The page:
3.2.6. Thermal Decomposition
The comparison of the TG and DTG curves between PCBDCy and BADCy is displayed in Figure 6. The results show that both PCBDCy and BADCy decompose in two stages. The initial decomposition temperature (T5%) of BADCy is 410°C, and the maximum thermal decomposition rates of the two stages appear at 421°С and 489°С. The carbon residue rate is 40.33%. In comparison, the T5% of PCBDCy is 422°С, the two maximum thermal decomposition rates separately increase to 442°С and 518°С, and the carbon residue rate decreases to 37.95%. The above changes are also related to the introduction of oxaspirocycles and aromatic rings.
Considering the relationship between structure and properties, a constitutional unit of oxaspirocycle was introduced to the cyanate monomer to prepare a pentaerythritol cinnamaldehyde bisphenol dicyanate ester. The intermediate and final products were characterized and confirmed the final product of 3,9-bis(2-(4-cyanatophenyl) phenethyl)-2,4,8,10-tetraoxa-spiro [5.5] undecane (PCBDCy). The curing kinetic behavior of PCBDCy was proven to obey the self-catalytic kinetic model, and the self-catalysis process appeared even more obvious than that of bisphenol A dicyanate (BADCy); the crosslinking temperature of PCBDCy was markedly lowered. Compared with those of BACDy resin, the bending strength, fracture toughness, tensile strength, and breaking elongation of the PCBDCy resin were significantly improved. The bending strength reached , the fracture toughness of was , and was . Although the temperature resistance performance decreased, the Tg value still reached 265.33°C. In addition, the water absorption of PCBDCy was , and ε and tan δ at 1 MHz were 2.86 and 0.00462 with slight decreases. The initial decomposition temperature (T5%) increased, and the decomposition process moved to higher temperatures.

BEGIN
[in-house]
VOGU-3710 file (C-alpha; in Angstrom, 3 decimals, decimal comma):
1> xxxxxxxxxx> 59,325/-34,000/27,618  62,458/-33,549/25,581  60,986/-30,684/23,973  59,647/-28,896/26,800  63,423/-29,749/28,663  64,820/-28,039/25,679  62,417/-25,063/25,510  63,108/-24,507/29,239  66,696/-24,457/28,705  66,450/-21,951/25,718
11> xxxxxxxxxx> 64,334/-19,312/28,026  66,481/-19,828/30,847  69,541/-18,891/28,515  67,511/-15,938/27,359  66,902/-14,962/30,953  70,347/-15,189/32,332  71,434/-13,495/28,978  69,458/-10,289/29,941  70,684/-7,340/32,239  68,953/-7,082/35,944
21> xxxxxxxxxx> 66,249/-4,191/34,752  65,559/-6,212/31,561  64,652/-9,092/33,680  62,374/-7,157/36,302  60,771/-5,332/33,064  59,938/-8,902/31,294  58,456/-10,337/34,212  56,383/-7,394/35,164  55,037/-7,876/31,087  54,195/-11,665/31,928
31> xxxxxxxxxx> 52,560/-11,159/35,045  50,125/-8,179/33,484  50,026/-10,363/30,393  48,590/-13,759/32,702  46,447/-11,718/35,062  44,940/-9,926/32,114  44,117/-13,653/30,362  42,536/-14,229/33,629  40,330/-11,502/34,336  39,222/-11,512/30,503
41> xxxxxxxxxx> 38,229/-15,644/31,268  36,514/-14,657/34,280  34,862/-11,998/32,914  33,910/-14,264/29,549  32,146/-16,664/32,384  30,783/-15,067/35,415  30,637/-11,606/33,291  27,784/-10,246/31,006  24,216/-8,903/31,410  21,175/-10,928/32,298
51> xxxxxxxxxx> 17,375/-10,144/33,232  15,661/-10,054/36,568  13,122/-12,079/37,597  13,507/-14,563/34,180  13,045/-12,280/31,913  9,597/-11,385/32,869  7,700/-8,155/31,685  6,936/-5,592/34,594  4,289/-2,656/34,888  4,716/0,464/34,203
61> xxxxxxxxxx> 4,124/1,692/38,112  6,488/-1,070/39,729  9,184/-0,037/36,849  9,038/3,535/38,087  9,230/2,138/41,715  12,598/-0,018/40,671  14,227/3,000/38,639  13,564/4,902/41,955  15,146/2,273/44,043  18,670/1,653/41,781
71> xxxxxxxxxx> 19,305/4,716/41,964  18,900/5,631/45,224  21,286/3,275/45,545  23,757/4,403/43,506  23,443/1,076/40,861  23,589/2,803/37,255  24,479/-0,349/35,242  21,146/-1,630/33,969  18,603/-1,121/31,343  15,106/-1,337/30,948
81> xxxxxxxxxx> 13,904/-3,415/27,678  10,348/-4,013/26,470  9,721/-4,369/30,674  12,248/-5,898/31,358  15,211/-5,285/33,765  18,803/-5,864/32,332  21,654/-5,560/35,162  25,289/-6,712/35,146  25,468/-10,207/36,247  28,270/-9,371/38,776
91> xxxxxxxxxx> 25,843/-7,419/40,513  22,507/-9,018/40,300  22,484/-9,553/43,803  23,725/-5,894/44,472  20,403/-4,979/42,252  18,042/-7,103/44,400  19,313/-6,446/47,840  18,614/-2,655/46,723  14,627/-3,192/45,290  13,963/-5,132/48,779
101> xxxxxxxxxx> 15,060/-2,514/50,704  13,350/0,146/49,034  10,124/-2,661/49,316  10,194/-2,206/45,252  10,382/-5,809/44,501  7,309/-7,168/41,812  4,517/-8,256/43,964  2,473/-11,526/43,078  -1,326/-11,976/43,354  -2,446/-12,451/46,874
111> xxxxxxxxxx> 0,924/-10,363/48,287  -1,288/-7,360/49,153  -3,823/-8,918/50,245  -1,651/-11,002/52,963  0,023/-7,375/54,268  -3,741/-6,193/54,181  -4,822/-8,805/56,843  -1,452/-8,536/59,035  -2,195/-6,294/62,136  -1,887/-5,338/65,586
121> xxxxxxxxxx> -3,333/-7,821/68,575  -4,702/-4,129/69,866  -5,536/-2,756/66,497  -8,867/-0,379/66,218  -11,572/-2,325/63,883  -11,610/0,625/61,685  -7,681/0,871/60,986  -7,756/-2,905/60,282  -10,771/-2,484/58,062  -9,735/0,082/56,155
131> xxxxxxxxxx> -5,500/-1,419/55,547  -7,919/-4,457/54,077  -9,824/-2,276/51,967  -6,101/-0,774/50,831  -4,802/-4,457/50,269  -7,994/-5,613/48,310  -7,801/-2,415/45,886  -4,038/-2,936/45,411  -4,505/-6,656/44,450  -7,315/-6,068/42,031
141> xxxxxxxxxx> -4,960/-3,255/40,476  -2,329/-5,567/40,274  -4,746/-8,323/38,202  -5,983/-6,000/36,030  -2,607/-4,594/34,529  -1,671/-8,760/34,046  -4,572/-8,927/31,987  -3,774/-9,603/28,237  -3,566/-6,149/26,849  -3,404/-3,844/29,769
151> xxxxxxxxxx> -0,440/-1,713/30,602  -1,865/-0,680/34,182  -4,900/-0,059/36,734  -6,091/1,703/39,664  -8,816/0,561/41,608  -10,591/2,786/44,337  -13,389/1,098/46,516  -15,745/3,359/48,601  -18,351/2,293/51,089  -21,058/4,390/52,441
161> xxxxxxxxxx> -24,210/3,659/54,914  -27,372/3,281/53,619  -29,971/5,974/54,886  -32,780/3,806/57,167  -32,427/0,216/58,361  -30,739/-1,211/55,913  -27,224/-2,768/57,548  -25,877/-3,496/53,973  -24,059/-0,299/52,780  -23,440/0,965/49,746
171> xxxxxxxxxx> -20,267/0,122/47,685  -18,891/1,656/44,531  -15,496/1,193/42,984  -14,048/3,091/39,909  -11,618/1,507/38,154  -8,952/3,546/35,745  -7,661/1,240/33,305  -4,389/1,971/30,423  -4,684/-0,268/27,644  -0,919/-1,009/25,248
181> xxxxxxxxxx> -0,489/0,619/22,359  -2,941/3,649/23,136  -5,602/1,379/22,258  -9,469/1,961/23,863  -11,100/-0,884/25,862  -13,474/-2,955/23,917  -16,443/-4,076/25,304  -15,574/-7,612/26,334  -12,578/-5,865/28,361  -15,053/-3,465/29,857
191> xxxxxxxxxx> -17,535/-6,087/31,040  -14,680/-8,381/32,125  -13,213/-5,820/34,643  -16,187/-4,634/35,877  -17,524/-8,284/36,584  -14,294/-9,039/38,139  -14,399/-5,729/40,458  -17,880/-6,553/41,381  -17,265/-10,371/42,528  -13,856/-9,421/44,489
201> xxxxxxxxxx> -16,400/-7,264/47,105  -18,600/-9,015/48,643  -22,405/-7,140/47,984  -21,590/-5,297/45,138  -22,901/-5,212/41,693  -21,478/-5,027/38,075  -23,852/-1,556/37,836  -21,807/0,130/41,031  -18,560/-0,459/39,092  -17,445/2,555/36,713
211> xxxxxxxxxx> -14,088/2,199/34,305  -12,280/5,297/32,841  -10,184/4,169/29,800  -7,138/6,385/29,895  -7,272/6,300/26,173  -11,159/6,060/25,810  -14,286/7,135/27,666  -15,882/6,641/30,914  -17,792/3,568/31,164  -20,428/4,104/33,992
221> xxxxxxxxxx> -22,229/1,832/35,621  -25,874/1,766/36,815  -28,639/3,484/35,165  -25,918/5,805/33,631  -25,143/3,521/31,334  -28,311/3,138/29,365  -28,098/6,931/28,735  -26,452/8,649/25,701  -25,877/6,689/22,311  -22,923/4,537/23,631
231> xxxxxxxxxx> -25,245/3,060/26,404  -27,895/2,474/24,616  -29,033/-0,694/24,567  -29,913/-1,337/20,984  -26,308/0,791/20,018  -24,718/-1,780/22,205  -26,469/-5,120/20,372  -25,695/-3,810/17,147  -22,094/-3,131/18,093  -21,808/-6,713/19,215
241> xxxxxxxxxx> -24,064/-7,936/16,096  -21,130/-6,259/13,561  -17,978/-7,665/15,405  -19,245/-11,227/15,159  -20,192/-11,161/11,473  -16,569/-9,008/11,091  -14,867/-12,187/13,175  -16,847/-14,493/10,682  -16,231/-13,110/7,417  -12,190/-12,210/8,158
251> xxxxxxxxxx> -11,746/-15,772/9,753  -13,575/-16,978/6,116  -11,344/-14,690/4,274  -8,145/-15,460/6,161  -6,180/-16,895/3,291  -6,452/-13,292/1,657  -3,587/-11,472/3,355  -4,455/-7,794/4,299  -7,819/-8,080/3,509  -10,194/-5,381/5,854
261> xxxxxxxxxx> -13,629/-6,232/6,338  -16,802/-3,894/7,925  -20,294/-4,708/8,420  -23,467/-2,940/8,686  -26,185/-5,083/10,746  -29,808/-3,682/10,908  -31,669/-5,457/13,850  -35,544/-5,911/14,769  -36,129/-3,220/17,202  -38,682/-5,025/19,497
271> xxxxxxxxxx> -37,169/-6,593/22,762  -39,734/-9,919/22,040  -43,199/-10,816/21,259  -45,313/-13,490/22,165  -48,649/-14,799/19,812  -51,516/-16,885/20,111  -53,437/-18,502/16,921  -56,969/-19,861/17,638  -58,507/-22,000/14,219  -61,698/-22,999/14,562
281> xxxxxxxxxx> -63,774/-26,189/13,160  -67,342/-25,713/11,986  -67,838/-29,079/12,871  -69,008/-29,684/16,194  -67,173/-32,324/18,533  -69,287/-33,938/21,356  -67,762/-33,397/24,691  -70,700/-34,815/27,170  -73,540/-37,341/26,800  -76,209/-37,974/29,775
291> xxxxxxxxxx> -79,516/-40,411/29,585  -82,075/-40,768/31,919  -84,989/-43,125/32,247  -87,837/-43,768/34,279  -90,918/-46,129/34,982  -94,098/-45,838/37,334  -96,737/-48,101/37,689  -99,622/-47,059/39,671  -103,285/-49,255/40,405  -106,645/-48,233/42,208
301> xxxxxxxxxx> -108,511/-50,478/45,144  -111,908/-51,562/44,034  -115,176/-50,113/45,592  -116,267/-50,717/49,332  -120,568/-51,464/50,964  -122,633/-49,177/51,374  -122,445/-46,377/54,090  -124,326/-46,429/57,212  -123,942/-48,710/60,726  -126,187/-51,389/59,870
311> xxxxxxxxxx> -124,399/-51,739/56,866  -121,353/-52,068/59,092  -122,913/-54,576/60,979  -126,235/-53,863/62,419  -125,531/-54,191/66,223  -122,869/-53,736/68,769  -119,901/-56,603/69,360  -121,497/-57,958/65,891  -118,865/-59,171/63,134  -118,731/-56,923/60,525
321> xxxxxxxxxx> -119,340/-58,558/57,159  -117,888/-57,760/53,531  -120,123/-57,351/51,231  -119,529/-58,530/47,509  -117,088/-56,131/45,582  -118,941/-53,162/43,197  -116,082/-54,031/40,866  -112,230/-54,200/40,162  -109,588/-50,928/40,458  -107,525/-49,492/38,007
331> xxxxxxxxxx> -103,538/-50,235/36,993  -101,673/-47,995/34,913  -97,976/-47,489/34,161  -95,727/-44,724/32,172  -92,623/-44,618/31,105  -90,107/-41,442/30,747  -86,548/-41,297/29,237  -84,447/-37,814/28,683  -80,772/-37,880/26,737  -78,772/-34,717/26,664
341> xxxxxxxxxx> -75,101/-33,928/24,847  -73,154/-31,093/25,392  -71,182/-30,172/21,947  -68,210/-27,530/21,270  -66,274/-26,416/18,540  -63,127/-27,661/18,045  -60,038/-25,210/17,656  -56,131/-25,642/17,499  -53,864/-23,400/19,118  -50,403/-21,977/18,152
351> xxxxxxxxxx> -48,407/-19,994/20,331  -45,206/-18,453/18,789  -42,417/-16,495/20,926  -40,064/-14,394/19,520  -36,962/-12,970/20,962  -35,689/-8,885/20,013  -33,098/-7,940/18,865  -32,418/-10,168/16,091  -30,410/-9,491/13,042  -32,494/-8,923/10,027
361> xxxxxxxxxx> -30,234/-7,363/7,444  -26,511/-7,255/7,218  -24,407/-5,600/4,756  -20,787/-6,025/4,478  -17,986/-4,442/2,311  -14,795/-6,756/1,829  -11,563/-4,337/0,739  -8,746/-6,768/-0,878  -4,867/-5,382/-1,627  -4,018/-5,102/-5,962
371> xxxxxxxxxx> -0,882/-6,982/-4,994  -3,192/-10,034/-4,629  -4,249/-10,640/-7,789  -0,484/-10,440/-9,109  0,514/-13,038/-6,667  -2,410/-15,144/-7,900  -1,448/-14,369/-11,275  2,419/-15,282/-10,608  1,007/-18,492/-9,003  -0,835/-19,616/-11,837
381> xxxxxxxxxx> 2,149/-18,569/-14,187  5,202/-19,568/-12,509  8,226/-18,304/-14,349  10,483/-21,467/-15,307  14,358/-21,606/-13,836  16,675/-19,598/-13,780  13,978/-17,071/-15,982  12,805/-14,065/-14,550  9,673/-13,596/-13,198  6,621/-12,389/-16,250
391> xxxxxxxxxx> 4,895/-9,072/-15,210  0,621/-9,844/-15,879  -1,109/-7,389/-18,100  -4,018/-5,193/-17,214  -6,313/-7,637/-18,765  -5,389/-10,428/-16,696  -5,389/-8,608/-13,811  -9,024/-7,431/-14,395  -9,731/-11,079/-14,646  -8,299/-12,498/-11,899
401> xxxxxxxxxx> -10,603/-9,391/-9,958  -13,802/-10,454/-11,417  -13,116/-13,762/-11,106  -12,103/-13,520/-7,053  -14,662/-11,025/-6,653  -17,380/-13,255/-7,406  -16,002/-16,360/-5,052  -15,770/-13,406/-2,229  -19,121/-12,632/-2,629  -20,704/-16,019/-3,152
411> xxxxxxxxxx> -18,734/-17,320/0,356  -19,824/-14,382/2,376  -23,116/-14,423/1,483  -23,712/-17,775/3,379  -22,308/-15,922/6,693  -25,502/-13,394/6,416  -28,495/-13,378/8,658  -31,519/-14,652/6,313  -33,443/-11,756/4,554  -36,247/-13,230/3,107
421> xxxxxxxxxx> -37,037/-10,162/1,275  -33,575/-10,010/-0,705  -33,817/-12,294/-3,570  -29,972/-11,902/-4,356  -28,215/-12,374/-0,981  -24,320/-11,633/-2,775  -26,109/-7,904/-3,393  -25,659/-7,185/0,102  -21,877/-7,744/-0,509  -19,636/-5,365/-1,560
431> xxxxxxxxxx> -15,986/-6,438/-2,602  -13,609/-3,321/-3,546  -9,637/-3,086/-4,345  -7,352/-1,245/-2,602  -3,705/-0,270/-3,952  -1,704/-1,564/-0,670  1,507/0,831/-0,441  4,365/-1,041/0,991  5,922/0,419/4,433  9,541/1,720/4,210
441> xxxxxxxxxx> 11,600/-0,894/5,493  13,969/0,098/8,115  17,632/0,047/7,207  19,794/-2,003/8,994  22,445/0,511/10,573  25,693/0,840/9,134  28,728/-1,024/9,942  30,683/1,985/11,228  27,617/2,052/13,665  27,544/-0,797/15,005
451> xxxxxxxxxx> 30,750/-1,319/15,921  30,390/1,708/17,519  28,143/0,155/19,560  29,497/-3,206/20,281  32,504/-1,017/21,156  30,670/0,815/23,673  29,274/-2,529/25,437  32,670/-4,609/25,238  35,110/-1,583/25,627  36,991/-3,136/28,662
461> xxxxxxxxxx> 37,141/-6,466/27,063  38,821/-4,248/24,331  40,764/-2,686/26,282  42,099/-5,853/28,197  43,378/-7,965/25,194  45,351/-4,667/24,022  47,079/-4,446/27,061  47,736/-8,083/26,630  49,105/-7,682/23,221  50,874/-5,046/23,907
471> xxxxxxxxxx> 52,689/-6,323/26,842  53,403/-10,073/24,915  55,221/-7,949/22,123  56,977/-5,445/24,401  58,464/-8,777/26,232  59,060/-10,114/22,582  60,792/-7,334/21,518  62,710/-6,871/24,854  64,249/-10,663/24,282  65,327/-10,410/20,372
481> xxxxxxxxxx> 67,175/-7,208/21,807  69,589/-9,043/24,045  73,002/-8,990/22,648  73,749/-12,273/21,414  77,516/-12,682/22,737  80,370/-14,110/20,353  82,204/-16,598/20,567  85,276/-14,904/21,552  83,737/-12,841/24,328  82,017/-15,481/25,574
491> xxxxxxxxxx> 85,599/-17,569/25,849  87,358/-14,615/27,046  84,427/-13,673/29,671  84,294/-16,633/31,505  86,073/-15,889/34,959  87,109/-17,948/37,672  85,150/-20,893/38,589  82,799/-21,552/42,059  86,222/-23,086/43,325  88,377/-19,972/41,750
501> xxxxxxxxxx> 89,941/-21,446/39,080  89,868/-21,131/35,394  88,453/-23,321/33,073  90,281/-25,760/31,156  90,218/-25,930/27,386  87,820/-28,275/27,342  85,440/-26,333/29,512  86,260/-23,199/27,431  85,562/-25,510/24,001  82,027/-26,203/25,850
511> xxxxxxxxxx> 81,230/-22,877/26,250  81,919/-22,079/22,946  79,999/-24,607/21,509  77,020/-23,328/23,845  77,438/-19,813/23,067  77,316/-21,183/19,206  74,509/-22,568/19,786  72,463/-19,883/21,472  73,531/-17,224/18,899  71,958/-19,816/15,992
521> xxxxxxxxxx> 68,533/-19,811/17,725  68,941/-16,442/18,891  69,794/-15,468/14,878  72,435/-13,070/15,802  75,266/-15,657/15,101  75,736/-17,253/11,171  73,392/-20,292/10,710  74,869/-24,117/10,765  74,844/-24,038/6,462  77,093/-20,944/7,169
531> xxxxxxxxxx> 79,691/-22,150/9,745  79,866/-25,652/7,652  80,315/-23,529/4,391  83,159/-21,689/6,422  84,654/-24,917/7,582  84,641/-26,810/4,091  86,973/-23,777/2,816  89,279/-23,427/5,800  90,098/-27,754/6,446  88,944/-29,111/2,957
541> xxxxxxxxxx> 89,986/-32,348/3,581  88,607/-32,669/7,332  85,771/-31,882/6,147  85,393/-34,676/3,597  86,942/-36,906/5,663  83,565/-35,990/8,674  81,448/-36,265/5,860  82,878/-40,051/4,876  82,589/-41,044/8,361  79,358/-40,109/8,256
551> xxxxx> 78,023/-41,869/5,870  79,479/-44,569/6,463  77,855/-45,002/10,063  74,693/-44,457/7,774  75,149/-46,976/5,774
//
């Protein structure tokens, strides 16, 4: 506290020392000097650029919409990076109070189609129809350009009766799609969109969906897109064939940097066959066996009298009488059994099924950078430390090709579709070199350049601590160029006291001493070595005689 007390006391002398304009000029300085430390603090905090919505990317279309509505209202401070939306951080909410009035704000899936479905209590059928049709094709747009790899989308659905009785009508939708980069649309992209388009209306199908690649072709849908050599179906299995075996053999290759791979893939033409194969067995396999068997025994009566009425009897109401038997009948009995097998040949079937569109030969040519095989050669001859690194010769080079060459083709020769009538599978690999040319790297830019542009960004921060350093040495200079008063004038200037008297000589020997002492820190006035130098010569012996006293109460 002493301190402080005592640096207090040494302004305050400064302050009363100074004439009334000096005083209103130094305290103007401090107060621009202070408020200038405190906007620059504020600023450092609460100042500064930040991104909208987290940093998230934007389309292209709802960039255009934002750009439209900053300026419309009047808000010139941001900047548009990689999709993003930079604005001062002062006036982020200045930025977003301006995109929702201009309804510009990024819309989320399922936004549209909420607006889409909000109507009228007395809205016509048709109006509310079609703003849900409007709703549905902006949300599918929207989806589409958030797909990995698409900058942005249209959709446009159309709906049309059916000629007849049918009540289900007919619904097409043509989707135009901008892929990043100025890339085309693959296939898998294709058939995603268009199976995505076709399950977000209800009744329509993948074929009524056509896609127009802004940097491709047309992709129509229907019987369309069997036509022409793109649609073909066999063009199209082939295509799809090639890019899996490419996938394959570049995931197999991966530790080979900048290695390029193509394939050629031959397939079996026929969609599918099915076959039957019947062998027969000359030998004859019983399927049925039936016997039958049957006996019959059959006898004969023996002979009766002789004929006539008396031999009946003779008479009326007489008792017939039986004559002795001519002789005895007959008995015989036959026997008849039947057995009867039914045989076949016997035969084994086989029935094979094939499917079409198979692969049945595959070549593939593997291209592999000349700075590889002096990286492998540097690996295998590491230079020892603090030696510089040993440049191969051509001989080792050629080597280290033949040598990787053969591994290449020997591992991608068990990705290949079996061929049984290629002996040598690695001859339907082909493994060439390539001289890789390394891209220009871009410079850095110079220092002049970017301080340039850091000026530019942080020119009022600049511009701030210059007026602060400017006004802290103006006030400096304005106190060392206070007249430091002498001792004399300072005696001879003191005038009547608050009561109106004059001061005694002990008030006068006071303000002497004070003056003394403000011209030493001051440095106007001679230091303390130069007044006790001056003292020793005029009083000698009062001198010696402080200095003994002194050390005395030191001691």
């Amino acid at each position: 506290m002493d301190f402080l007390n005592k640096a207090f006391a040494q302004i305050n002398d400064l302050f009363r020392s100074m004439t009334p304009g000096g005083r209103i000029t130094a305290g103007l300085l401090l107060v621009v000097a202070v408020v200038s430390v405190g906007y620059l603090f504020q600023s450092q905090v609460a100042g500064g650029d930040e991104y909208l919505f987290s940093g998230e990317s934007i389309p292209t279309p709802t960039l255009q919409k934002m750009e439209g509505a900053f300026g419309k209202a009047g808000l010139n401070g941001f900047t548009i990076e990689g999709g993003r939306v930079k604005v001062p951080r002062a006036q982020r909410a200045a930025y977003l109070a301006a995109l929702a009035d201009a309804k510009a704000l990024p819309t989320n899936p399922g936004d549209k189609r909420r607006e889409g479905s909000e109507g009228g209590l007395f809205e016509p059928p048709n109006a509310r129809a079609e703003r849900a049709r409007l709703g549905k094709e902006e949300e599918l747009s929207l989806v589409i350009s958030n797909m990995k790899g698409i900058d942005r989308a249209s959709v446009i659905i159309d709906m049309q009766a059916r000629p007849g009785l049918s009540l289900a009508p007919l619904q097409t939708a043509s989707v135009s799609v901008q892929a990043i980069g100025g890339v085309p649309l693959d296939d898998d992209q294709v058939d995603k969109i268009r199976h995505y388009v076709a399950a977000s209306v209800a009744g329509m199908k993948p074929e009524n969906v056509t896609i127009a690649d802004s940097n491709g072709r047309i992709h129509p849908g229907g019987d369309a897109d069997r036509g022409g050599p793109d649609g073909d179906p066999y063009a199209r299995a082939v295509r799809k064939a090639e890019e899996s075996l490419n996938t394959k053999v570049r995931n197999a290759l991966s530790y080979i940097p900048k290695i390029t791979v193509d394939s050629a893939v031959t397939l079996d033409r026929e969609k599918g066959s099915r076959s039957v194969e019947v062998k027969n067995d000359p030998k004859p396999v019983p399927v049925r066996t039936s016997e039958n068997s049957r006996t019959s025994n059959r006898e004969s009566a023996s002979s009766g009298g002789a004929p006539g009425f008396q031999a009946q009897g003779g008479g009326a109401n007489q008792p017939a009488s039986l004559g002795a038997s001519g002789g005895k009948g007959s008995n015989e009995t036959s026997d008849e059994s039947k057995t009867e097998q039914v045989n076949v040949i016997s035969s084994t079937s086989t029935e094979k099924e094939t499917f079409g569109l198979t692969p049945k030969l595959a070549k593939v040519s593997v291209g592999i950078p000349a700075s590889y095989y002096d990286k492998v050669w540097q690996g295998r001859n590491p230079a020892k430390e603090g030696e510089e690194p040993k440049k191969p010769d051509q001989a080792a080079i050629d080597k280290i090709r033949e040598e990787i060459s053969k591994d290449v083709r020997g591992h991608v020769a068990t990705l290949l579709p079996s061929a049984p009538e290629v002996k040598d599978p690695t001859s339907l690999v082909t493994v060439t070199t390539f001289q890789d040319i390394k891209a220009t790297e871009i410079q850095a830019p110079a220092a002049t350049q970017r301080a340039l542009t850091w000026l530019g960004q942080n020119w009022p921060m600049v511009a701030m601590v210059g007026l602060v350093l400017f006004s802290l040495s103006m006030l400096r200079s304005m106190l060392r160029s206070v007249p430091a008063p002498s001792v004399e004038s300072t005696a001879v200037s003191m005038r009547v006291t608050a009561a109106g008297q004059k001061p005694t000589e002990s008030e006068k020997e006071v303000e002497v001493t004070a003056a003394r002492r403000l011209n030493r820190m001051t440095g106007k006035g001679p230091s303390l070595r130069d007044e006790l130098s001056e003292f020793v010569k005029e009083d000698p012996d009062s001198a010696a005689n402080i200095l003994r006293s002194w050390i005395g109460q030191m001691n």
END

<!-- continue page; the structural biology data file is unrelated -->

All the data used to support the findings of this study are included within the article.
Conflicts of Interest
The authors declare that they have no conflicts of interest.
Junxian Ma and Xuefeng Lei are co-first authors.
This work was supported by grants from the Zhongshan Major Science and Technology Specific Projects (No. 2019B2017), Zhongshan Science and Technology of Social Public Welfare Program (No. 200904143645459), Guangdong Provincial Colleges and Universities Characteristic Innovation Project (No. 2020KTSCX179), and Innovation Team of Colleges and Universities in Guangdong Province (2020KCXTD030).
Graphic abstract synthesis and properties of a pentaerythritol cinnamaldehyde bisphenol dicyanate ester Xuefeng Lei#, Junxian Ma#,, Kaiwen Lin, Yuehui Wang, and Zengfang Huang. A new pentaerythritol cinnamaldehyde bisphenol dicyanate ester (PCBDCy) aimed to toughness is well designed and investigated in detail. The researches focus on its mechanical properties, dielectric properties, thermostability, and water absorption. It is proved that the overall performance of PCBDCy is superior to that of bisphenol A dicyanate (BADCy). (Supplementary Materials)